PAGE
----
Category Archives: SQL Server 2008 What’s New

Merge Statement in Sql Server 2008

Merge statement is one of the interesting T-Sql enhancements of Sql Server 2008. With Merge statement we can very efficiently perform multiple DML operations like INSERT, UPDATE and DELETE on the target table data based on Source table data and the join condition specified between them.

This feature is very useful in a scenario where we want to synchronize the data in the target table with source table data. In earlier versions of sql server to achieve this synchronization we would have scanned the source and target tables multiple times(i.e. ones for inserting the new records , second time for updating the matching records and third time for deleting the records in the destination table which are not present in the source table), but with Merge statement we can achieve all this with single statement and with only one time looking-up of the source and target tables.

Let us understand the Merge statement with a simple example.

First create a Source Table with Sample Data:

CREATE TABLE dbo.EmployeeSource(Id INT, Name VARCHAR(50))
GO
INSERT INTO dbo.EmployeeSource
VALUES(1,'Basavaraj Biradar') ,  
  (3,'Monty')
GO
SELECT * FROM dbo.EmployeeSource WITH(NOLOCK)
GO
--Source Table Data
Id Name
1  Basavaraj Biradar
3  Monty

Now create a Target Table with Sample Data:

CREATE TABLE dbo.EmployeeTarget(Id INT, Name VARCHAR(50))
GO
INSERT INTO dbo.EmployeeTarget
VALUES(1,'Basavaraj') ,
  (2,'Shashank')
GO
SELECT * FROM dbo.EmployeeTarget WITH(NOLOCK)
GO
 --Target Table Data
Id Name
1  Basavaraj
2  Shashank

Now Syncronize the target table with source table data using the below Merge statement:

MERGE dbo.EmployeeTarget AS T
USING dbo.EmployeeSource AS S
 ON T.Id = S.Id
WHEN MATCHED THEN -- Matching Employee record
  UPDATE SET T.NAME = S.NAME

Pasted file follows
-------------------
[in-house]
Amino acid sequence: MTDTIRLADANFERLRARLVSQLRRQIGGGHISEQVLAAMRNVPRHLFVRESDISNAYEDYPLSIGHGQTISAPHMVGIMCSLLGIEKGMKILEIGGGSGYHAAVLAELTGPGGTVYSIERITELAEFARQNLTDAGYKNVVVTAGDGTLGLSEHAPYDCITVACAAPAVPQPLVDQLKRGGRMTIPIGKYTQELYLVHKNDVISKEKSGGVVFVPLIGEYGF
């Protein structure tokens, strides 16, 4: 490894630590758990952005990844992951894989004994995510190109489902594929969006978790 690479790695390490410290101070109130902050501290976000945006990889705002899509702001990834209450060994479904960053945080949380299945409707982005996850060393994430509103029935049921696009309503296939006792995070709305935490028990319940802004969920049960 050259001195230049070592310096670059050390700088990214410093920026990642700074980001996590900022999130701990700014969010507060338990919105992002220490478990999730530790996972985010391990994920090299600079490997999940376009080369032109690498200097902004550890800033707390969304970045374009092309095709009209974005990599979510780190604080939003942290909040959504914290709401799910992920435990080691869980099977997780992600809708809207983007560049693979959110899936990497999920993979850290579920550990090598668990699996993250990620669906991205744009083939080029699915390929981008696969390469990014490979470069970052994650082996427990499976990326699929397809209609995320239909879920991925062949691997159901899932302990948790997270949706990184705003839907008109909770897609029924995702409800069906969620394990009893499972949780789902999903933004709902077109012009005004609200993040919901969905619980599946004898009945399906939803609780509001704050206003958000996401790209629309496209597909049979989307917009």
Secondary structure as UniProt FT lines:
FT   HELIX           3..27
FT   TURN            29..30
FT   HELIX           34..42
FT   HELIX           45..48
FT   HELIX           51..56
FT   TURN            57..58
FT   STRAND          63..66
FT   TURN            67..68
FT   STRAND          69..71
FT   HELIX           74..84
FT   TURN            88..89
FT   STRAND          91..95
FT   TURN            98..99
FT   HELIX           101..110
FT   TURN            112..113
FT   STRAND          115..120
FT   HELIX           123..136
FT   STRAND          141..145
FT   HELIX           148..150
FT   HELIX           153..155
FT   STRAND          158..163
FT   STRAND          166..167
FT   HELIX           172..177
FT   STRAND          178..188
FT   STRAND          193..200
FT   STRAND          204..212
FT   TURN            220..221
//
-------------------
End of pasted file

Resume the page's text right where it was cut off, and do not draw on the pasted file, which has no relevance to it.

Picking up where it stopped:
WHEN NOT MATCHED BY TARGET THEN
-- Employee record presnet in Source but not in target
  INSERT (Id, Name)
  VALUES (S.Id, S.Name)
WHEN NOT MATCHED BY SOURCE THEN
-- Employee record present in destination but not in source
   DELETE;

Target table data after executing the above Merge statement:

SELECT * FROM dbo.EmployeeTarget WITH(NOLOCK)
GO
 --Target Table Data
Id Name
1  Basavaraj Biradar
3  Monty

 

Difference between DateTime and DateTime2 DataType

DateTime2 is the new Data Type introduced in Sql Server 2008 for storing Date and Time value. As per MSDN, Microsoft Suggests to use this new Data Type for new work instead of DateTime.

Following table summarizes some of the major difference between this new DateTime2 and the old DateTime Data Type.

DateTime DateTime2[(n)]
Min Value 1753-01-01 00:00:00 0001-01-01 00:00:00
Max Value 9999-12-31 23:59:59.997 9999-12-31 23:59:59.9999999
Storage Size 8 Bytes 6 to 8 bytes
Note: Parameter n is optional and if it is not specified then fractional
seconds precision is 7 digit and it can be from 0 to 7 digit. For fractional seconds
precision <3, takes 6 bytes For fractional seconds precision 3 or 4 it will take
7 bytes For fractional seconds precision >4 it will take 8 bytes
Usage Declare @now datetime Declare @now datetime2(7)
Compliance Is not an ANSI/ISO compliant Is an ANSI/ISO compliant
Current Date and Time function GetDate() – It returns DB Current Date and Time of DateTime Data Type

Example: SELECT GETDATE()
Result: 2011-09-16 13:23:18.767

SYSDATETIME()– It returns DB Current Date and Time of DateTime2 Data Type

Example:SELECT SYSDATETIME()
Result: 2011-09-16 13:23:18.7676720

+/- days WORKS

Example:
DECLARE
@nowDateTime DATETIME = GETDATE() SELECT @nowDateTime + 1
Result: 2011-09-17 13:44:31.247

FAILS – Need to use only DateAdd function

Example:
DECLARE
@nowDateTime2 DATETIME2=
SYSDATETIME()
SELECT
@nowDateTime2+1
Result: Msg 206, Level 16, State 2, Line 2
Operand type clash: datetime2 is incompatible with int

DateTime2 with fractional seconds precision of 3 is same as DateTime data type. And DateTime2(3) uses 7 bytes of storage instead of 8 byte which old DateTime datatype uses and it also provides higher date range (i.e. 0001-01-01 to 9999-12-31 ) compared to DateTime data type. Now let us see this with an example:

DECLARE @nowDateTime DATETIME = GETDATE(),
        @nowDateTime2 DATETIME2(3)= SYSDATETIME()

SELECT DATALENGTH(@nowDateTime) 'DateTime Storage Size',
       DATALENGTH(@nowDateTime2) 'DateTime2(3) Storage Size'
Result:
DateTime Storage Size  DateTime2 Storage Size